Plug & Play Passage Sets Stage for Two-Way Standard

The Federal Communication Commission's adoption of a plug-and-play rulemaking yesterday set off a brief round of mutual congratulations among the contrarian segments of TV industry. At a Sept. 11 luncheon hosted by the Media Institute at the Four Seasons Hotel in Washington, D.C., representatives of the cable, broadcasting, the consumer electronics industries and the FCC all agreed on something for a change -- passage of plug-and-play will speed the DTV transition.

Rick Chessen, chairman of the FCC's DTV task force, said the action was important on three fronts: Consumers won't need set-tops for digital content; TV manufacturers can compete in an arena dominated by Motorola and Scientific Atlanta; and the rulemaking sets a foundation for two-way plug-and-play. The adopted rules cover only one-way plug-and-play functionality, which does not allow for pay-per-view or video-on-demand purchases.

"That's really where you want to get," Chessen said,

Neal Goldberg of the National Cable and Telecommunications Association said that MSOs and set-makers have been working on a two-way agreement since last January, when the current plug-and-play accord was reached. Goldberg related that only two years ago, the participants that hammered out plug-and-play -- the NCTA and the Consumer Electronics Association -- were at each others' throats.

"I was invited to a CEA Summit two years ago, and I came wearing a target. I don't feel that way now," he said.

Illustrating how arduous the process could be, he said there was a debate about what size of font to use for the labels telling consumers they'd need a POD card to get cable service.

Valerie Schulte of the National Association of Broadcasters said the FCC's action "removed an obstacle" in the digital transition. The NAB initially decried plug-and-play because the early verison included nothing about over-the-air reception. However, the adopted measure requires that televisions labeled "Digital Cable Ready" must include an over-the-air DTV tuner. This remains a point of contention for set-makers. The CEA has a lawsuit pending against the original tuner-card mandate set forth in the Powell Plan - FCC Chairman Michael Powell's guidelines to advance the transition to DTV.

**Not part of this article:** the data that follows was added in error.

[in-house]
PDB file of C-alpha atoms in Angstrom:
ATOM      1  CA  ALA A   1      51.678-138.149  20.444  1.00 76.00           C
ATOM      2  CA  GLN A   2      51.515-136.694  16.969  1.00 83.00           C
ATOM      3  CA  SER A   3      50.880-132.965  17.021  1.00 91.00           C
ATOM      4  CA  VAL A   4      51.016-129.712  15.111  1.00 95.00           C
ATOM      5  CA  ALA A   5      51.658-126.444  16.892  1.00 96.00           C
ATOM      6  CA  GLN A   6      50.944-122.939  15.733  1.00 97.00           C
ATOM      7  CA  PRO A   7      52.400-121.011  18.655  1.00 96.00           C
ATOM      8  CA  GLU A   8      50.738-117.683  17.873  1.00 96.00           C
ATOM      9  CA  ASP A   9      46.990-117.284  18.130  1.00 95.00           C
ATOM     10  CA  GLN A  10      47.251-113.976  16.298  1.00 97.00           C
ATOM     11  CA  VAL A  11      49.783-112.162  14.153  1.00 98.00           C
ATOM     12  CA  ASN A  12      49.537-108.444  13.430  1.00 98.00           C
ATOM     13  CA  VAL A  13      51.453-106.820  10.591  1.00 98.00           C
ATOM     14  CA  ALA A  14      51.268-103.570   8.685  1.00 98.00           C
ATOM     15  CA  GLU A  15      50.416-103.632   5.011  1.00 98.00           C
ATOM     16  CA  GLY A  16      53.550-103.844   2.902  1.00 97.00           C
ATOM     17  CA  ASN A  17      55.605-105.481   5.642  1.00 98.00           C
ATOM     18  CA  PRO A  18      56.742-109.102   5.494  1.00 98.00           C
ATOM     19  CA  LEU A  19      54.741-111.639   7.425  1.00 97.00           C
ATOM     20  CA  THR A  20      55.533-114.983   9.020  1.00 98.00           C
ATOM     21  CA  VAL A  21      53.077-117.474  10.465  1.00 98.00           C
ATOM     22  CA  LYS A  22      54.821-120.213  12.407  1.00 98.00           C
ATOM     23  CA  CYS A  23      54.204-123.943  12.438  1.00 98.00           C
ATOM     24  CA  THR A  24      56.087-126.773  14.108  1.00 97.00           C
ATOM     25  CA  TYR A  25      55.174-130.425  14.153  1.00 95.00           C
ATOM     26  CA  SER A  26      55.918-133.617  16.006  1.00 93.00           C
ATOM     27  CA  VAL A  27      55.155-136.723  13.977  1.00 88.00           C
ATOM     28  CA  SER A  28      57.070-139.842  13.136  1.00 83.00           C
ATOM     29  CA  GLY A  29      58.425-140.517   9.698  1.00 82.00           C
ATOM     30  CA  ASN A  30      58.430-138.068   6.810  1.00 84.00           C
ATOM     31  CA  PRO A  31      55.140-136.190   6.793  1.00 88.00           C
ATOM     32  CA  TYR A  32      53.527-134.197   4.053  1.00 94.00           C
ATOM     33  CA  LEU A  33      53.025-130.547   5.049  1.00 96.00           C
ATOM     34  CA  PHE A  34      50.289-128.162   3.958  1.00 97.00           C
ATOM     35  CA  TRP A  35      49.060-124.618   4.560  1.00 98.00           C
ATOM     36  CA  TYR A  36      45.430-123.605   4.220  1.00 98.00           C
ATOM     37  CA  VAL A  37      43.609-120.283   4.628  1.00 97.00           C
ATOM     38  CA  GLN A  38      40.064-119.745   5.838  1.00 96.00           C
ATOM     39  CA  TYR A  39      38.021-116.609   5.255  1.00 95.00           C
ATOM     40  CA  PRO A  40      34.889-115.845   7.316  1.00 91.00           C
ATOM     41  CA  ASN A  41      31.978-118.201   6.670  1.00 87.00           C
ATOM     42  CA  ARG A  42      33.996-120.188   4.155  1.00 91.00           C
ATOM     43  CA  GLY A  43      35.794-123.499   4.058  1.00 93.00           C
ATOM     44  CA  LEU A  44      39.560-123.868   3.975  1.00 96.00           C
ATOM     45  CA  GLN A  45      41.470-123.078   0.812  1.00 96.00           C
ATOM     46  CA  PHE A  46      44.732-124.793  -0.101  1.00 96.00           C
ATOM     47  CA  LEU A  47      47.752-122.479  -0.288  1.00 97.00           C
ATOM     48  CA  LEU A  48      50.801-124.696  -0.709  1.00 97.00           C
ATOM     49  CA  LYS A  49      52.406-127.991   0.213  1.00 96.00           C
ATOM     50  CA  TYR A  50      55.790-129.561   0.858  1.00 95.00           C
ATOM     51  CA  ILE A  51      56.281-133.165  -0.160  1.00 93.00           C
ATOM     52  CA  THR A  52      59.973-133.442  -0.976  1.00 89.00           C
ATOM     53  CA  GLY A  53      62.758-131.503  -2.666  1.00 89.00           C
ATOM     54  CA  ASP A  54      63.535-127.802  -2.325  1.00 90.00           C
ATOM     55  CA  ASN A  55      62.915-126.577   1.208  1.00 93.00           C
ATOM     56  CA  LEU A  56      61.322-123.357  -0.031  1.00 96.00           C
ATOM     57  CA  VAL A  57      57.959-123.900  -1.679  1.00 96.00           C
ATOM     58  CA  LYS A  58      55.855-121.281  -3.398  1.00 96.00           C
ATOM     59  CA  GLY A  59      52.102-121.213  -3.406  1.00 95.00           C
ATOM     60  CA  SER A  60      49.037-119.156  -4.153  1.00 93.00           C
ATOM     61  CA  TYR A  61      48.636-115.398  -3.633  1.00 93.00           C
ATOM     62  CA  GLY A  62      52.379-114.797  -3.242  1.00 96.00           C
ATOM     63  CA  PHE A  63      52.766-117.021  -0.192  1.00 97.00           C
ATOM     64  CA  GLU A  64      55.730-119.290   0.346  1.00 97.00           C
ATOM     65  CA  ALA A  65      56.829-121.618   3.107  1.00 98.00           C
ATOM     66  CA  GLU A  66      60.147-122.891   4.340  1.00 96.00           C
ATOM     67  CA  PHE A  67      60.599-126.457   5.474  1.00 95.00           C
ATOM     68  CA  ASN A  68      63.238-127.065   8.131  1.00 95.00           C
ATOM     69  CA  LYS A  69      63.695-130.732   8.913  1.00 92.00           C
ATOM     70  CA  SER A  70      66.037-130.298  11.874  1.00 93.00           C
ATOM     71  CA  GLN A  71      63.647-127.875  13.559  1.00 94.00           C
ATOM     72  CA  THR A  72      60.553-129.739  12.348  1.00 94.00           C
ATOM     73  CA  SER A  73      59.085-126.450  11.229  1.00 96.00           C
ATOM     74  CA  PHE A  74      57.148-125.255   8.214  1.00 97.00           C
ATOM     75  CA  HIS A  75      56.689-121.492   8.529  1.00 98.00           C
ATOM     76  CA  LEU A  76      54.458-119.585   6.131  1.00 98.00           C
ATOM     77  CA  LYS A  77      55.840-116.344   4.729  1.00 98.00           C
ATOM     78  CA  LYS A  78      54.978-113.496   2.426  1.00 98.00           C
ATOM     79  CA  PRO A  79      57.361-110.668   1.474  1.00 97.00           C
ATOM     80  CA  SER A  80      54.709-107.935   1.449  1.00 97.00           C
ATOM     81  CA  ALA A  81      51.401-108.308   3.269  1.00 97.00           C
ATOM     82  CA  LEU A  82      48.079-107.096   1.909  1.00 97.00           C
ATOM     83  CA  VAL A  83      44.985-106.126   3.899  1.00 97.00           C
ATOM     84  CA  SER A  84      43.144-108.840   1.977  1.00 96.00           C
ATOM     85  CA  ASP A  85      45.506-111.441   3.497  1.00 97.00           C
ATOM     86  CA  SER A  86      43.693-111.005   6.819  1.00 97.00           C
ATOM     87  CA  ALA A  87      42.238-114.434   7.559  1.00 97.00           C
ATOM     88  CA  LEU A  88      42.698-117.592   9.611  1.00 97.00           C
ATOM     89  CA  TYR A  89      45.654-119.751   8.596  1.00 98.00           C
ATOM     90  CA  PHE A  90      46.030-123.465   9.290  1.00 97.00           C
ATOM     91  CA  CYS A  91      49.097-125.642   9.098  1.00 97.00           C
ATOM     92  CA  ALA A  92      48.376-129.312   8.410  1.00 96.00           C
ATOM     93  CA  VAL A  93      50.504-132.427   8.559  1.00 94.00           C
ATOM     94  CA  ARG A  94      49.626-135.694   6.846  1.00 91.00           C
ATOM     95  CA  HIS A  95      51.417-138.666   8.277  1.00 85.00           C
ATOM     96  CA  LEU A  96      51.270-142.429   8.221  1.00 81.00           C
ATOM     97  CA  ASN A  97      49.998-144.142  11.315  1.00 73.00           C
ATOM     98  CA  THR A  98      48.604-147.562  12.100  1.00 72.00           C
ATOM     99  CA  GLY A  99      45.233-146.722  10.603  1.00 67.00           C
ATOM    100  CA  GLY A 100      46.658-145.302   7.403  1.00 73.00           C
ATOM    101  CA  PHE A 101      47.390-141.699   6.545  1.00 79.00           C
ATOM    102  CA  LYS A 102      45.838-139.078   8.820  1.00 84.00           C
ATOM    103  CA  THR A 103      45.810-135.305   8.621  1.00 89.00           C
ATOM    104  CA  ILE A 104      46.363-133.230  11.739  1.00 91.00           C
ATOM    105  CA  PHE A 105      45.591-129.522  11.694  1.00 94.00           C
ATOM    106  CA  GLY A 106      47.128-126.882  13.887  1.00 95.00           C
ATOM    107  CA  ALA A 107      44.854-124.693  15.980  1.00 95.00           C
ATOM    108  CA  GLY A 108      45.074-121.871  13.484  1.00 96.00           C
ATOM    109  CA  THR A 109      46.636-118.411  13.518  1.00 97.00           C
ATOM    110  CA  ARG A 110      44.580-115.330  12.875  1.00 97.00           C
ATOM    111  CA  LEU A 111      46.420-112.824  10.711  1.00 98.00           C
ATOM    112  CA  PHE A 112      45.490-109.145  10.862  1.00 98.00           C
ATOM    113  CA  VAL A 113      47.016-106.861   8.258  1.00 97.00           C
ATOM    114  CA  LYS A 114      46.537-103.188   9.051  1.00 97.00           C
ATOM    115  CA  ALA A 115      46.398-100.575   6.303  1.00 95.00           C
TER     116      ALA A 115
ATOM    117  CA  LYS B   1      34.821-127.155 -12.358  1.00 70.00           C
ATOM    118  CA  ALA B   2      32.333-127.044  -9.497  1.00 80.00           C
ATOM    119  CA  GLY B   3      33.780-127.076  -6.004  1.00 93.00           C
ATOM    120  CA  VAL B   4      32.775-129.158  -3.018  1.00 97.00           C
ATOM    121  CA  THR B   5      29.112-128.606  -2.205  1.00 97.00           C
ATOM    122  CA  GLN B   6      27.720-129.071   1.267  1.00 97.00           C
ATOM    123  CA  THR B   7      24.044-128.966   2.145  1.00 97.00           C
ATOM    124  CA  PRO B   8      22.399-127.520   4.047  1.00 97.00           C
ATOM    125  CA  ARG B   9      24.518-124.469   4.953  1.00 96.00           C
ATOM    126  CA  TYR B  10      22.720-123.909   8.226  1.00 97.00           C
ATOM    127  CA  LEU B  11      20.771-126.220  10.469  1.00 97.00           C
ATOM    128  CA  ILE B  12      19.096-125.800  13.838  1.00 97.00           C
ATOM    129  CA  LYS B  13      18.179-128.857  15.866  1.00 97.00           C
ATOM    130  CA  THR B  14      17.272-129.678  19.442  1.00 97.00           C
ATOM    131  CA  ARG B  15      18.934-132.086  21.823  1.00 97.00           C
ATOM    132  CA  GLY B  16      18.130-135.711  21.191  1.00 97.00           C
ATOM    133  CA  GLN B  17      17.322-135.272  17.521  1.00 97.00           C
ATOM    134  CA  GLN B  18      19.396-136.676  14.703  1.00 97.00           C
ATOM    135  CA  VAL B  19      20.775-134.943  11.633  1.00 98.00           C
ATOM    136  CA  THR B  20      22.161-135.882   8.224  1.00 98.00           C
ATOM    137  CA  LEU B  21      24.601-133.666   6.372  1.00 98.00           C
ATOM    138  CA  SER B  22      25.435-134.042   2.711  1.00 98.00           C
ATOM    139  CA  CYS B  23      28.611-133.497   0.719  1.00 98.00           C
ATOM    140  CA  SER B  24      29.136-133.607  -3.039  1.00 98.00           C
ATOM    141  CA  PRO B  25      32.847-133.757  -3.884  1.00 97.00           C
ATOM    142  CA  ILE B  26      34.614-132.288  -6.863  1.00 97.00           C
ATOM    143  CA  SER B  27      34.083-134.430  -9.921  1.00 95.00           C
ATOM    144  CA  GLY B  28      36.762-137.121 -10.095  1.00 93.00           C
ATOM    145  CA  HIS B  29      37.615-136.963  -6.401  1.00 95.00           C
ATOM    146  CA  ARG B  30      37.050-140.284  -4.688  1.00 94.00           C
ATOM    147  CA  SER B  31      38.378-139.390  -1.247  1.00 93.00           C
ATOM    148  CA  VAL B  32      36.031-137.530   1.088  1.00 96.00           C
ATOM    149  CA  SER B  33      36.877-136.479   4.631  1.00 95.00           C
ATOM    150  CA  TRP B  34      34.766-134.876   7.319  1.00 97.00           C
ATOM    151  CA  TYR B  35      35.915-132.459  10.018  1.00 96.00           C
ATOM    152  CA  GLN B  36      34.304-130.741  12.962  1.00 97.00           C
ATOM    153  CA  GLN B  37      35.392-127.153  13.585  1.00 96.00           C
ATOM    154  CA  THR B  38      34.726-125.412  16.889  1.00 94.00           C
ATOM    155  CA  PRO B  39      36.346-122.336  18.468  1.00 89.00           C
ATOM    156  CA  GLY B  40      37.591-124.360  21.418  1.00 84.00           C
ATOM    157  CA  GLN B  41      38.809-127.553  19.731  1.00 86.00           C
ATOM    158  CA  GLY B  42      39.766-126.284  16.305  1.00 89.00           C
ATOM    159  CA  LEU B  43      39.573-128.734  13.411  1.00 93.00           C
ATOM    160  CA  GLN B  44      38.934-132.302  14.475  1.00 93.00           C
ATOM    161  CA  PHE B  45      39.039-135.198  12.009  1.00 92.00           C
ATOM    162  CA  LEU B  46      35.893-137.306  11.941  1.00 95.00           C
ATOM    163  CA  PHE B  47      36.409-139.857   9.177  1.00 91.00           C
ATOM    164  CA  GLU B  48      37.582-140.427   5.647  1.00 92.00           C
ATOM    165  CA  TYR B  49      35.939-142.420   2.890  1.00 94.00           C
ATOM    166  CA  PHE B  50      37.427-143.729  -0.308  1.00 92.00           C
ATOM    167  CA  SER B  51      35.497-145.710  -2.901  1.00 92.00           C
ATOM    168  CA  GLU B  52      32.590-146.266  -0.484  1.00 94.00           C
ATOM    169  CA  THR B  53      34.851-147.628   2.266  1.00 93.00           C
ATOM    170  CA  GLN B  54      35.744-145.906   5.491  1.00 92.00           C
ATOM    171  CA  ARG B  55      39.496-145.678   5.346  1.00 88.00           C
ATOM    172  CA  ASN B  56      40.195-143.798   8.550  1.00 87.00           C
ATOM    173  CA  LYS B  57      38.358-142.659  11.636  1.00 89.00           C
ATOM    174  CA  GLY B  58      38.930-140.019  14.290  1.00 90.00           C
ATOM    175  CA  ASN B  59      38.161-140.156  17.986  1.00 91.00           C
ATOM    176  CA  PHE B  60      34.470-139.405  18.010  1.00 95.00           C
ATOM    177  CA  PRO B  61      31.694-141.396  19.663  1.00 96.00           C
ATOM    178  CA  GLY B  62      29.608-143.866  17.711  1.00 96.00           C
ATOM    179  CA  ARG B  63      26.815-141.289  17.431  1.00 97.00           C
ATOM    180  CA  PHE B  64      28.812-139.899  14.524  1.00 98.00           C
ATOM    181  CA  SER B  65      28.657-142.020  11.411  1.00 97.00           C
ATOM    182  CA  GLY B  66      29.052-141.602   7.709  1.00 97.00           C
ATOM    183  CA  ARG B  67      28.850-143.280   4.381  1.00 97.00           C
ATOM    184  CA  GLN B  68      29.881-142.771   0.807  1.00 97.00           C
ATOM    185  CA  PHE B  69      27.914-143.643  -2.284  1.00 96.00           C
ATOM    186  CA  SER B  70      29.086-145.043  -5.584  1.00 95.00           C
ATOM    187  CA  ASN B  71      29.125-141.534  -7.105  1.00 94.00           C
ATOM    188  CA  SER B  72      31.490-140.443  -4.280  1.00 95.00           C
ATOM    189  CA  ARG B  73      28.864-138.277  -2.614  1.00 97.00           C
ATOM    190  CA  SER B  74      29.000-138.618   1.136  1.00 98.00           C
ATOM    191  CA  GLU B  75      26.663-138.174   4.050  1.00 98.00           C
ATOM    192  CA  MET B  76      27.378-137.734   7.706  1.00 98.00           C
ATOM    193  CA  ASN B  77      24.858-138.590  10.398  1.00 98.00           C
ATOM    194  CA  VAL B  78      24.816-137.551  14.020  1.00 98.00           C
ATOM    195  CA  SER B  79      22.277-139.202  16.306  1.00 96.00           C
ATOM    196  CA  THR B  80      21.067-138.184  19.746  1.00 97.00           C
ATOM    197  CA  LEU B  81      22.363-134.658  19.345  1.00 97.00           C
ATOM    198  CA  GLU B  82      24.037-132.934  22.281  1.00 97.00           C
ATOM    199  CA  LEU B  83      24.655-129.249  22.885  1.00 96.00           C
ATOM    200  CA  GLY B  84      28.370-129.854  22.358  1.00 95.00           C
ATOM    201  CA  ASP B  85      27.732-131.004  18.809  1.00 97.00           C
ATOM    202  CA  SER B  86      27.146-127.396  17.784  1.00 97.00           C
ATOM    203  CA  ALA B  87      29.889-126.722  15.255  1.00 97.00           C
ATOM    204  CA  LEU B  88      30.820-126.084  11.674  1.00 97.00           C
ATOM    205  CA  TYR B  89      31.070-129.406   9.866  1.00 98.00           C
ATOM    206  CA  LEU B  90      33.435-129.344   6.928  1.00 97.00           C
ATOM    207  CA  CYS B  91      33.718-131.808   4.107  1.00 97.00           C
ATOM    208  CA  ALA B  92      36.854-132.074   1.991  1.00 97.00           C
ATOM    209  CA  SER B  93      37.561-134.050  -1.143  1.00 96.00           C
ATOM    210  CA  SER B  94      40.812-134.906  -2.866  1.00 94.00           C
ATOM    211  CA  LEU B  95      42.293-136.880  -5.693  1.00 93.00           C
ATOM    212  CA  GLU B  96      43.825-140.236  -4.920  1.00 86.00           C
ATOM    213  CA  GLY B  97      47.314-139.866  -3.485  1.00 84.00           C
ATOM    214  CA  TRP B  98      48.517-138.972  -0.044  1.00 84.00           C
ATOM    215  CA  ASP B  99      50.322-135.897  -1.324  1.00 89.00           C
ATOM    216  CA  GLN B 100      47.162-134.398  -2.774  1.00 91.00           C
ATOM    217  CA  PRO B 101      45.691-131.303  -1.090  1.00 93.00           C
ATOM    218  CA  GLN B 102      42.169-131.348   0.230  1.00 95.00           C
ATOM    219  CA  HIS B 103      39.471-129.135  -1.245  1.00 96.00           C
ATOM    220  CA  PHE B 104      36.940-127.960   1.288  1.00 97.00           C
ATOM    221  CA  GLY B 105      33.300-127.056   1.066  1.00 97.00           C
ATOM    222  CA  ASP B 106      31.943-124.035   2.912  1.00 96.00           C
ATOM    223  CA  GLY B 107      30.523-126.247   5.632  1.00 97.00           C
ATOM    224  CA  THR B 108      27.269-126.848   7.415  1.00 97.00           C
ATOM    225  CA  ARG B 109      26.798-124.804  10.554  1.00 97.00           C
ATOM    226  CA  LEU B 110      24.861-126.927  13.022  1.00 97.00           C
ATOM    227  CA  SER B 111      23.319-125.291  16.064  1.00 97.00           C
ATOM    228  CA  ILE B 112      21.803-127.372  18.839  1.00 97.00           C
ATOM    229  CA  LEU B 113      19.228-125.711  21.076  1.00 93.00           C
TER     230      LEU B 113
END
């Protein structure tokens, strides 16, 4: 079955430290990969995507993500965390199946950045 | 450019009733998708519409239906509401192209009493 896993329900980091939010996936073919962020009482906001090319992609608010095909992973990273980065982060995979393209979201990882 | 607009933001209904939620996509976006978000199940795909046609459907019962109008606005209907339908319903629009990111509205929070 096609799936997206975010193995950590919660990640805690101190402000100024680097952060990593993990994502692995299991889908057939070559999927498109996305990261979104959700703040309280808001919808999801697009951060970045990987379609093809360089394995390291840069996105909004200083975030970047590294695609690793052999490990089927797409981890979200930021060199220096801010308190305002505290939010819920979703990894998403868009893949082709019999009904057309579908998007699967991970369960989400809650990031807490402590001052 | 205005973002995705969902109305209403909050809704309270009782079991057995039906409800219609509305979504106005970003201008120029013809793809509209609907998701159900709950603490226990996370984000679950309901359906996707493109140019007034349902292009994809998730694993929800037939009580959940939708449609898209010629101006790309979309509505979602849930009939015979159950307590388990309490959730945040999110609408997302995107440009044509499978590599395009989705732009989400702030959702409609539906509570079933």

Michael Petricone, vice president of technology policy for the CEA, said the association would be glad to drop the suit if broadcasters were to "aggressively promote" over-the-air DTV.

"We've made broadcasters an offer," he said.

Schulte responded that local stations are increasing their DTV marketing efforts, but "let's face it, most stations are just going on the air. Their best incentive is knowing that they can get through to consumers."

The latter remark referred to MSOs' resistance to a dual must-carry rule that would require cable operators to simultaneously carry broadcasters' analog and digital signals. According to the NAB, 1,011 stations were broadcasting digitally as of Sept. 11.

NCTA's Goldberg responded that cable operators are carrying the digital signals of 231 local stations. There might be more, he said, if not for so many stations doing DTV in low-power, or with no HD or enhancements, or holding out for compensation.

Schulte again shot back that 553 broadcasters are currently reaching a full 53.5 percent of the national audience with full-power DTV signals.

Regarding dual-must carry, Chessen said that the FCC was "prepared to rev up the engine and decide this."

He also said a decision would be forthcoming on the broadcast flag for copyright protection, and that the FCC will set a full-power transmission deadline.